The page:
Why the crush of pink salmon now? Karre Cromwell catches second pending Illinois record in a month
For the second time in less than a month, an Illinois angler caught a pending Illinois-record pink salmon. What is going on?
Karre Cromwell said: ‘‘When we pulled it up [Thursday], the captain thought it was a state record. We’re like, ‘Really? Are you sure?’ ’’
Capt. Bob Poteshman was sure it was another Illinois-record pink salmon caught on a charter from North Point Marina.
The fish weighed between 5 1/2 and 6 pounds on a BogaGrip. That’s much heavier than the current Illinois-record 3.9-pounder caught July 10 by eighth-grader Alex Niemiec out of North Point on a charter with Capt. Gerry Urbanozo. (Here’s the story on Niemiec’s catch.)
And Poteshman was certain about his identification of a pink salmon.
‘‘Scales are microscopic, almost iridescent,’’ he said. ‘‘It’s pretty easy when you get it in the net and see the scales.’’
Cromwell, a financial planner who was on the annual Edward Jones outing, isn’t a frequent angler, but she did her part in boating the fish.
‘‘It fought, but not crazy,’’ she said. ‘‘[Poteshman] told me to lean against the boat and keep reeling. Captain did a great job of telling me what I should do. My adrenaline went way high.’’
The fish was caught in 140 feet of water, east of the old nuclear plant at Zion, on a Moonshine glow spoon down 56 feet on a downrigger.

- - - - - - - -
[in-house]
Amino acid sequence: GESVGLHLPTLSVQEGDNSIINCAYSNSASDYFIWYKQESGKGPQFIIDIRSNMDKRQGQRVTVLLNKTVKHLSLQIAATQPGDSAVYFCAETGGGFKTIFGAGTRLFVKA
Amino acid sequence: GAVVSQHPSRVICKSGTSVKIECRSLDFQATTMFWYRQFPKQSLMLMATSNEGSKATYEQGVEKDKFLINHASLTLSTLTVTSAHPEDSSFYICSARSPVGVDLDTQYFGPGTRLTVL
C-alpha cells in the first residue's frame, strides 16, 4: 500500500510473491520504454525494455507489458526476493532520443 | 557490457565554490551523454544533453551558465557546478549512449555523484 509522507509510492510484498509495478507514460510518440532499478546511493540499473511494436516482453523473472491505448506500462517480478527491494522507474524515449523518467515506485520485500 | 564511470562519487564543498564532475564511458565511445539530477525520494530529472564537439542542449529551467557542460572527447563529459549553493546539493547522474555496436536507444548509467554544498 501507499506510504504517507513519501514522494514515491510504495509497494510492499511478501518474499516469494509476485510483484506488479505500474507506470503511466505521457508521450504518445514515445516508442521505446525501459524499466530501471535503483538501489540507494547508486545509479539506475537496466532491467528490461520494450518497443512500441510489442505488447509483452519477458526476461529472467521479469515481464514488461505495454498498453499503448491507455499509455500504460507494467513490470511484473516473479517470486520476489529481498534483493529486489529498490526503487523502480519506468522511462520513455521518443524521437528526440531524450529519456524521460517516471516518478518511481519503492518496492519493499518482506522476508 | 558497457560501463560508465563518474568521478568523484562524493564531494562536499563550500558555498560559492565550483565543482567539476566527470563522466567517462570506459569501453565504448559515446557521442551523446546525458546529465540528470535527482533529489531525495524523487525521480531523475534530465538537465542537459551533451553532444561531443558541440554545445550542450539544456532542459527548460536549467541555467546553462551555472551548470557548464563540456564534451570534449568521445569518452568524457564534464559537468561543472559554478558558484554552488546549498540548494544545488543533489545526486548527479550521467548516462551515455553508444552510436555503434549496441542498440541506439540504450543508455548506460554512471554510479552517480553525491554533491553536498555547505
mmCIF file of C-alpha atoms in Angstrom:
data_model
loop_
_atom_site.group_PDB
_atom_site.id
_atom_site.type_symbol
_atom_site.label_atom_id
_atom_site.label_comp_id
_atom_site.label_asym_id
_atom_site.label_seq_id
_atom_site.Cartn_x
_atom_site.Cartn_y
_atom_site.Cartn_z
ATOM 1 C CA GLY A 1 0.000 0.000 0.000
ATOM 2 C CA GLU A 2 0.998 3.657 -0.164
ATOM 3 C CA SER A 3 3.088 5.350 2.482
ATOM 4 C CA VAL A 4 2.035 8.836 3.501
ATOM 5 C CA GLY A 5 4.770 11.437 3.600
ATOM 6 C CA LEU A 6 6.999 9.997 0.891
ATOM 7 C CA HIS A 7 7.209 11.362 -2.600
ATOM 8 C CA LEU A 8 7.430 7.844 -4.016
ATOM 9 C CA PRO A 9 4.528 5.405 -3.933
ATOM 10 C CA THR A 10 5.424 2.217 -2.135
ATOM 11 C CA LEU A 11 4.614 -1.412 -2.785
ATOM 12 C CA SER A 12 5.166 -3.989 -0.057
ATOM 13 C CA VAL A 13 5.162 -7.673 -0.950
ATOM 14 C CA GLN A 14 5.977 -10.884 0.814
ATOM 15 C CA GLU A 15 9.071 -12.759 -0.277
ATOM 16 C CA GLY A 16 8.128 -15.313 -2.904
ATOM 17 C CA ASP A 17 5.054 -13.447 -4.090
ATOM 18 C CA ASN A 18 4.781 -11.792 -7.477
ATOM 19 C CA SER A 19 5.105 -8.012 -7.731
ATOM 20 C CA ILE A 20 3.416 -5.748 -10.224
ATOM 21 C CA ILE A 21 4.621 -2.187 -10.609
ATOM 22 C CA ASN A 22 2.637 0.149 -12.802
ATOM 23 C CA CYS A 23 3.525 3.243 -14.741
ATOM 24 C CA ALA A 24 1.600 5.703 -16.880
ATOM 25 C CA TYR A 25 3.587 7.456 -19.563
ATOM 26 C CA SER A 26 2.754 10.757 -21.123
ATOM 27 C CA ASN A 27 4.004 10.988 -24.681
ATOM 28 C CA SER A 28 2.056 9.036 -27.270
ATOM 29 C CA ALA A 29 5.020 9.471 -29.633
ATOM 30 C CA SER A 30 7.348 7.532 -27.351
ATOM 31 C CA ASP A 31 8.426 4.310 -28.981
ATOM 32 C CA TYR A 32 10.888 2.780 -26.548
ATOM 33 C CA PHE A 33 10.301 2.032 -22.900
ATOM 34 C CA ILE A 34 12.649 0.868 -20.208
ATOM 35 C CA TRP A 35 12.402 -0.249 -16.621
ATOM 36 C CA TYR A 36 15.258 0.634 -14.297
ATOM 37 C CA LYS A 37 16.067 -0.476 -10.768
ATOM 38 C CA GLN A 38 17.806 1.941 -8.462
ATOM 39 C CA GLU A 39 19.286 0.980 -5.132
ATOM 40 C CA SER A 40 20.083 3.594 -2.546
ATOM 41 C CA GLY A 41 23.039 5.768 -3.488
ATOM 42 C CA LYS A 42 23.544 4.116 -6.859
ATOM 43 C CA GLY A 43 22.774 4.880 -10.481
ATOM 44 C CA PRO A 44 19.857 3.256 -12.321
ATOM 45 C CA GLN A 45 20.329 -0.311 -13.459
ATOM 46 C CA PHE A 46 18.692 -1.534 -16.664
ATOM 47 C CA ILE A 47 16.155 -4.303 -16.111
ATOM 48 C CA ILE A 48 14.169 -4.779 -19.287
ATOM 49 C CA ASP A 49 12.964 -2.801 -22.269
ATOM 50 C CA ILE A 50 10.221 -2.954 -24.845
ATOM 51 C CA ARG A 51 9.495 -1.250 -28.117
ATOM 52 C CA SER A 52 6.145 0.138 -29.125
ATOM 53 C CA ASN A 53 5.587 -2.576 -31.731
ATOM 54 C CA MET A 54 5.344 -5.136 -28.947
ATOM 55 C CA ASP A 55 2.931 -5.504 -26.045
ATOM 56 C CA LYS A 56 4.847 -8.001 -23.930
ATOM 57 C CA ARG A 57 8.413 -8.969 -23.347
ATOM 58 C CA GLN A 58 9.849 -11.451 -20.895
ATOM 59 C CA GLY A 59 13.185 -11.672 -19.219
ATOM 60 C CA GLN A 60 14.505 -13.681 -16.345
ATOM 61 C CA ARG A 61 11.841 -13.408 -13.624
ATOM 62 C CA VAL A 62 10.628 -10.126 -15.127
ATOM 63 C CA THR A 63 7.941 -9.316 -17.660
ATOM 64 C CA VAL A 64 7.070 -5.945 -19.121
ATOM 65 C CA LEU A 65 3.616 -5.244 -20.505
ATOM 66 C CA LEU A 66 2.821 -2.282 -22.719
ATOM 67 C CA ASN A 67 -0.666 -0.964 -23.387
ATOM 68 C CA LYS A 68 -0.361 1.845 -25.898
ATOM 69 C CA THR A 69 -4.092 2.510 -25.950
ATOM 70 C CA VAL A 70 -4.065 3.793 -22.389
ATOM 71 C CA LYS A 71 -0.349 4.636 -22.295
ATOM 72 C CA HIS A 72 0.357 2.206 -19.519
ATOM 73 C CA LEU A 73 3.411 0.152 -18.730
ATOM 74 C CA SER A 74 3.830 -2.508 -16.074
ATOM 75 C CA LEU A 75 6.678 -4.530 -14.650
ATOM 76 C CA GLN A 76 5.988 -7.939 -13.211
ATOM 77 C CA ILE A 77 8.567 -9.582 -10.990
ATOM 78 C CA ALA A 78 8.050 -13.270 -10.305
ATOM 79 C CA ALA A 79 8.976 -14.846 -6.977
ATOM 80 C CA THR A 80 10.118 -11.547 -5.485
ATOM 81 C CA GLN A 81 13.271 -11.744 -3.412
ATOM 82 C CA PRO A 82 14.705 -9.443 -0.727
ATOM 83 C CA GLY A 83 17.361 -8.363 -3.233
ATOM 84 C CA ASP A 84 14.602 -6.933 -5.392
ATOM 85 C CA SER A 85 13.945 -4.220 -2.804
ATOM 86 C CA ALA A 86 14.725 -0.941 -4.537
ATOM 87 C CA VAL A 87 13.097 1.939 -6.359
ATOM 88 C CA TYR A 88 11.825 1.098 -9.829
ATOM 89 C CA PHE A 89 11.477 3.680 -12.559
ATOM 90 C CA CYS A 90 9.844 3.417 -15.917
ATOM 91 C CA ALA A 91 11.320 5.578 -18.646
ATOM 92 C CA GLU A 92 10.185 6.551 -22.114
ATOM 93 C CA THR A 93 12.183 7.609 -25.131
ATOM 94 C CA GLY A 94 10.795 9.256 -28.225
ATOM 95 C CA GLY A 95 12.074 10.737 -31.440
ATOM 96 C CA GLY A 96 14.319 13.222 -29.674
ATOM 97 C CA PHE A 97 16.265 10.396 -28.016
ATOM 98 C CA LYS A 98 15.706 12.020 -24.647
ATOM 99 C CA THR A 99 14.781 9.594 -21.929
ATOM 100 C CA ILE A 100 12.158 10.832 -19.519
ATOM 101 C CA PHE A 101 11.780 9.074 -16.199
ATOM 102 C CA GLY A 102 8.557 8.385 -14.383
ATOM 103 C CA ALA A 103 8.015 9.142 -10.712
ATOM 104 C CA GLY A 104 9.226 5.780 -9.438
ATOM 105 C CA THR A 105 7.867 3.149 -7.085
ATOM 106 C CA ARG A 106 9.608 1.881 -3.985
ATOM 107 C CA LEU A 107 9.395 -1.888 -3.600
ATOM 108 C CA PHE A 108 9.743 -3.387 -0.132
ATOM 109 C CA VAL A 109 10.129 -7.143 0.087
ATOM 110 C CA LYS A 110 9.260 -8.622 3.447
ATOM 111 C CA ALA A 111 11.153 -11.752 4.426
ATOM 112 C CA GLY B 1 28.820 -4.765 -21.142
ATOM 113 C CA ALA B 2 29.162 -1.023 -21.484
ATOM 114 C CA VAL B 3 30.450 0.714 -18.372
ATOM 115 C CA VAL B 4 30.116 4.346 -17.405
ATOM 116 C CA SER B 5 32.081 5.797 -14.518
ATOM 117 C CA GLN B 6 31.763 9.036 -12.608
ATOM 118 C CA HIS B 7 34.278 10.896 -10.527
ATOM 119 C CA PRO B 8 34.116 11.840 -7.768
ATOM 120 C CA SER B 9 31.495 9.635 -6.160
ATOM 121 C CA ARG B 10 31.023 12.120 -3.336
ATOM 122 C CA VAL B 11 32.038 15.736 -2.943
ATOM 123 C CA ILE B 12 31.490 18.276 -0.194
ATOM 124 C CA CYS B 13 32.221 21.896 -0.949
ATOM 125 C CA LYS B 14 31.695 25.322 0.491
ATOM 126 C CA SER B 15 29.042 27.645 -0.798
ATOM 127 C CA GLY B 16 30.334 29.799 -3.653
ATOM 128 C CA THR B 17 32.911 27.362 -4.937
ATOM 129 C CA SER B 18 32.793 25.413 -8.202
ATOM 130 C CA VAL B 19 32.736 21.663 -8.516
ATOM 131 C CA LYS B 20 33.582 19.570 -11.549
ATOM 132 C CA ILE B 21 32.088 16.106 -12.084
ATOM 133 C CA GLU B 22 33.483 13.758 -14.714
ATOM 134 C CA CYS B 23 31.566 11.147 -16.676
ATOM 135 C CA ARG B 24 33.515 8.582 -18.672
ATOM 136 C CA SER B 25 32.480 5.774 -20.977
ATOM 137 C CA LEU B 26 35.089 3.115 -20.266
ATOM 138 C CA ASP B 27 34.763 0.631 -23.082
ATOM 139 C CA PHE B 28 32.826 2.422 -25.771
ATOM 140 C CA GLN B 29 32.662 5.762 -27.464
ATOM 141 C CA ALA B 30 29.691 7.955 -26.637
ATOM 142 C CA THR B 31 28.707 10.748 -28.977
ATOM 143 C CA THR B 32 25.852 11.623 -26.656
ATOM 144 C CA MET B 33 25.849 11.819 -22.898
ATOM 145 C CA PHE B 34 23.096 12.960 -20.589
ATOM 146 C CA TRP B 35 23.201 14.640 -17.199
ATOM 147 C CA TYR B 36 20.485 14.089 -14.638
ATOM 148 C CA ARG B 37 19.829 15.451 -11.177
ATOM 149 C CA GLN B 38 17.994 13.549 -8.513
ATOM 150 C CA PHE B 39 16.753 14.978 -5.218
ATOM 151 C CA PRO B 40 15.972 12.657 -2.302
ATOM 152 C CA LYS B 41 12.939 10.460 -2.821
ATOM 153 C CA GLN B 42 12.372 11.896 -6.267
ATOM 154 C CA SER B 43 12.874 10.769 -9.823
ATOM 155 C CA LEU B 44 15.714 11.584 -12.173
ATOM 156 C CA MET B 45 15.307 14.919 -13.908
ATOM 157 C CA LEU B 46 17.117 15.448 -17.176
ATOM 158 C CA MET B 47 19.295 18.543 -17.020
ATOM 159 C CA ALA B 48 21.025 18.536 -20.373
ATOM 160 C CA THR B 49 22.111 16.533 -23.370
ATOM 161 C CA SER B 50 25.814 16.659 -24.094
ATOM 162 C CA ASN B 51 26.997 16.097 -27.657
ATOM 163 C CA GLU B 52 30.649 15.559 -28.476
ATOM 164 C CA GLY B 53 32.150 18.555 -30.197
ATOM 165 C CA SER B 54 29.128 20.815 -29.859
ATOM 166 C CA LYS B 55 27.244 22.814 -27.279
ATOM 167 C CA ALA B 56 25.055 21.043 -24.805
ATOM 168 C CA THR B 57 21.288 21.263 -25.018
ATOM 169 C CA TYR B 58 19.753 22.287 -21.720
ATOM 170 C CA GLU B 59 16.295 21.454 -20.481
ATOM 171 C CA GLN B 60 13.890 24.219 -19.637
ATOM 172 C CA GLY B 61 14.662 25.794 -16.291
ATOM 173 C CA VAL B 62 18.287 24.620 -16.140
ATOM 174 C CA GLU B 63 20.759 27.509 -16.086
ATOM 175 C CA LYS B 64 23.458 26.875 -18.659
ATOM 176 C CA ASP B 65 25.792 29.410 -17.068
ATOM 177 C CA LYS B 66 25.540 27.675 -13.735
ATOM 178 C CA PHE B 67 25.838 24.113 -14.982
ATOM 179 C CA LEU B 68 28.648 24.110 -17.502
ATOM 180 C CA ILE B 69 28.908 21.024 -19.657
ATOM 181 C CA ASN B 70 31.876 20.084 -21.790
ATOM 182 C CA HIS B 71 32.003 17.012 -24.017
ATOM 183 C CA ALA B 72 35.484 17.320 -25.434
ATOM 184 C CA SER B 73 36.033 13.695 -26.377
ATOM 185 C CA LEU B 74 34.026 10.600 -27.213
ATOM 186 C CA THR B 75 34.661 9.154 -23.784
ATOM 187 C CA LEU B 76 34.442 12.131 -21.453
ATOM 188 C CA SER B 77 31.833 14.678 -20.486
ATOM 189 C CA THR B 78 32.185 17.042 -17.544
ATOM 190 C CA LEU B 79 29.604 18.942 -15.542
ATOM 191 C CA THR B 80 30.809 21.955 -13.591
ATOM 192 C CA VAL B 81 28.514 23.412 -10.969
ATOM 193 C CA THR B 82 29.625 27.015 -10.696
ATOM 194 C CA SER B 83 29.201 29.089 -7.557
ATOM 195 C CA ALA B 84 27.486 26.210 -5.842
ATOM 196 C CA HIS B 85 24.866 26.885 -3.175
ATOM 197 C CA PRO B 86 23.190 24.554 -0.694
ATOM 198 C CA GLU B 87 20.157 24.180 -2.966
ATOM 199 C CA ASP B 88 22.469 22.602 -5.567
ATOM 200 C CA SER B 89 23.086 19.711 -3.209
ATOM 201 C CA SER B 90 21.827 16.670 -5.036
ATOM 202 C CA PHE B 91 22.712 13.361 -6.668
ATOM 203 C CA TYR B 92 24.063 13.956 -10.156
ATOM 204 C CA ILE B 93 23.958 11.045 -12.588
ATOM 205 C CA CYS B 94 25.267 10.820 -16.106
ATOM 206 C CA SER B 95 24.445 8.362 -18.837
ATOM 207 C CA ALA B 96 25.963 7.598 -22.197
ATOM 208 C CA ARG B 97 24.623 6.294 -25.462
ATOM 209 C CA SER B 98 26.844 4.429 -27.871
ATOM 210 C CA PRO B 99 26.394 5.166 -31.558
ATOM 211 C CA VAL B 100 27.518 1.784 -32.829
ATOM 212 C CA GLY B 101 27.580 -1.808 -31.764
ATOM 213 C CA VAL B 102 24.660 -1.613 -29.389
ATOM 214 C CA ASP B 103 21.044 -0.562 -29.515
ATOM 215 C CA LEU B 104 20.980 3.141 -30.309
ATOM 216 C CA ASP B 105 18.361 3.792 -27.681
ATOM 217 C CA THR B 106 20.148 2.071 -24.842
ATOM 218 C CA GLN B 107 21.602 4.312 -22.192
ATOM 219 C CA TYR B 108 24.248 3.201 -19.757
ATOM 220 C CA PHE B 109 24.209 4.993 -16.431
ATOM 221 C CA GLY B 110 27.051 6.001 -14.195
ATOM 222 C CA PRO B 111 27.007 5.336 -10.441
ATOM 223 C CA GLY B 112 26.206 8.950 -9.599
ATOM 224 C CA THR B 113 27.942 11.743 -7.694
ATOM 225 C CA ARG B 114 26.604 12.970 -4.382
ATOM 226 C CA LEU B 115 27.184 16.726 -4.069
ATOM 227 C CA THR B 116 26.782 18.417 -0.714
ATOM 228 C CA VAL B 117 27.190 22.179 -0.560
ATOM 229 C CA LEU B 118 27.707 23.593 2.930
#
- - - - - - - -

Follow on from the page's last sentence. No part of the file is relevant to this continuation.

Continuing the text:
‘‘I instantly texted my family,’’ Cromwell said. ‘‘My husband instantly texted back, ‘Have pictures? What size?’ ’’
It was 23 1/2 inches long with a 13-inch girth. When the pink salmon was weighed several hours later at Lake Michigan Angler in Winthrop Harbor, it had dropped to 4.9 pounds.
Becky Redman, who also certified Niemiec’s record, certified Cromwell’s on Friday as a pink salmon. The record will be official when fisheries chief Mike McClelland signs off on the paperwork.
When asked whether the record might be topped again this year, Poteshman said, ‘‘Yeah, definitely, if they know what it is.’’
Pink salmon, a Pacific salmon also known as a humpback or humpie, were brought to the Great Lakes.
‘‘Pink salmon were introduced to Lake Superior in very small numbers at Thunder Bay, Ontario, Canada, in 1956,’’ according to ‘‘Pink Salmon Populations in the U.S. Waters of Lake Superior, 1981-1984’’ in the Journal of Great Lakes Research.
The U.S. Geological Survey noted pink salmon were the first salmon ‘‘to develop a self-sustaining population. . . . However, it has not become abundant.’’
‘‘It’s interesting that pinks usually showed up in higher numbers in Illinois waters in odd-numbered years,’’ emailed Vic Santucci, the Lake Michigan program manager for the Illinois Department of Natural Resources. ‘‘I am not sure why this year is different. I am hearing reports of nice pinks being caught all up and down the Illinois shoreline, even in Chicago. All I can say is, better get ’em while they’re hot!’’
Cromwell did and now has something for the wall beside the 5-foot yellowfin tuna her husband and oldest son caught on a Hawaii charter.
‘‘It was the type of memory they made,’’ Cromwell said. ‘‘Now this is another one.’’
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